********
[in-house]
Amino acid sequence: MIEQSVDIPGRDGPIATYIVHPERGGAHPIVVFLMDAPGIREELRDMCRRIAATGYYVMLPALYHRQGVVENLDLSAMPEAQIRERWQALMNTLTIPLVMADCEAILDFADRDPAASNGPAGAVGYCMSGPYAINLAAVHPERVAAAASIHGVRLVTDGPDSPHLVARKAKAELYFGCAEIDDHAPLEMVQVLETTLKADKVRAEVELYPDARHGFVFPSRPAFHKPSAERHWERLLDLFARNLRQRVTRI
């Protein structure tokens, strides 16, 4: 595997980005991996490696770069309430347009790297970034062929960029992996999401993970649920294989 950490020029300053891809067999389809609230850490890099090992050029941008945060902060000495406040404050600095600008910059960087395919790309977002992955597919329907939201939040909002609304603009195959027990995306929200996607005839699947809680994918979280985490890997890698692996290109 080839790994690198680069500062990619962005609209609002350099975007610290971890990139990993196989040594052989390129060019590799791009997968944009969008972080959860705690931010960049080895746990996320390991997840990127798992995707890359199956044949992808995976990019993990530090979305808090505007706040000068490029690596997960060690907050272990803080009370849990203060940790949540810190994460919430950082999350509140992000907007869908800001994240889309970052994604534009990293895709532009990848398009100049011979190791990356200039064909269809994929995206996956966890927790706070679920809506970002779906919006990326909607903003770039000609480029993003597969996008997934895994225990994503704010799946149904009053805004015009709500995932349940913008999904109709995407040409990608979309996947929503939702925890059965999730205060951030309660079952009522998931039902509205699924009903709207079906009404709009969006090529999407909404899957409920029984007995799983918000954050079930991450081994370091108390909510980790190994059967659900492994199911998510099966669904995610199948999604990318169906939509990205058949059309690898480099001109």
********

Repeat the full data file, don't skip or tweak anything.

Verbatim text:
[in-house]
Amino acid sequence: MIEQSVDIPGRDGPIATYIVHPERGGAHPIVVFLMDAPGIREELRDMCRRIAATGYYVMLPALYHRQGVVENLDLSAMPEAQIRERWQALMNTLTIPLVMADCEAILDFADRDPAASNGPAGAVGYCMSGPYAINLAAVHPERVAAAASIHGVRLVTDGPDSPHLVARKAKAELYFGCAEIDDHAPLEMVQVLETTLKADKVRAEVELYPDARHGFVFPSRPAFHKPSAERHWERLLDLFARNLRQRVTRI
């Protein structure tokens, strides 16, 4: 595997980005991996490696770069309430347009790297970034062929960029992996999401993970649920294989 950490020029300053891809067999389809609230850490890099090992050029941008945060902060000495406040404050600095600008910059960087395919790309977002992955597919329907939201939040909002609304603009195959027990995306929200996607005839699947809680994918979280985490890997890698692996290109 080839790994690198680069500062990619962005609209609002350099975007610290971890990139990993196989040594052989390129060019590799791009997968944009969008972080959860705690931010960049080895746990996320390991997840990127798992995707890359199956044949992808995976990019993990530090979305808090505007706040000068490029690596997960060690907050272990803080009370849990203060940790949540810190994460919430950082999350509140992000907007869908800001994240889309970052994604534009990293895709532009990848398009100049011979190791990356200039064909269809994929995206996956966890927790706070679920809506970002779906919006990326909607903003770039000609480029993003597969996008997934895994225990994503704010799946149904009053805004015009709500995932349940913008999904109709995407040409990608979309996947929503939702925890059965999730205060951030309660079952009522998931039902509205699924009903709207079906009404709009969006090529999407909404899957409920029984007995799983918000954050079930991450081994370091108390909510980790190994059967659900492994199911998510099966669904995610199948999604990318169906939509990205058949059309690898480099001109």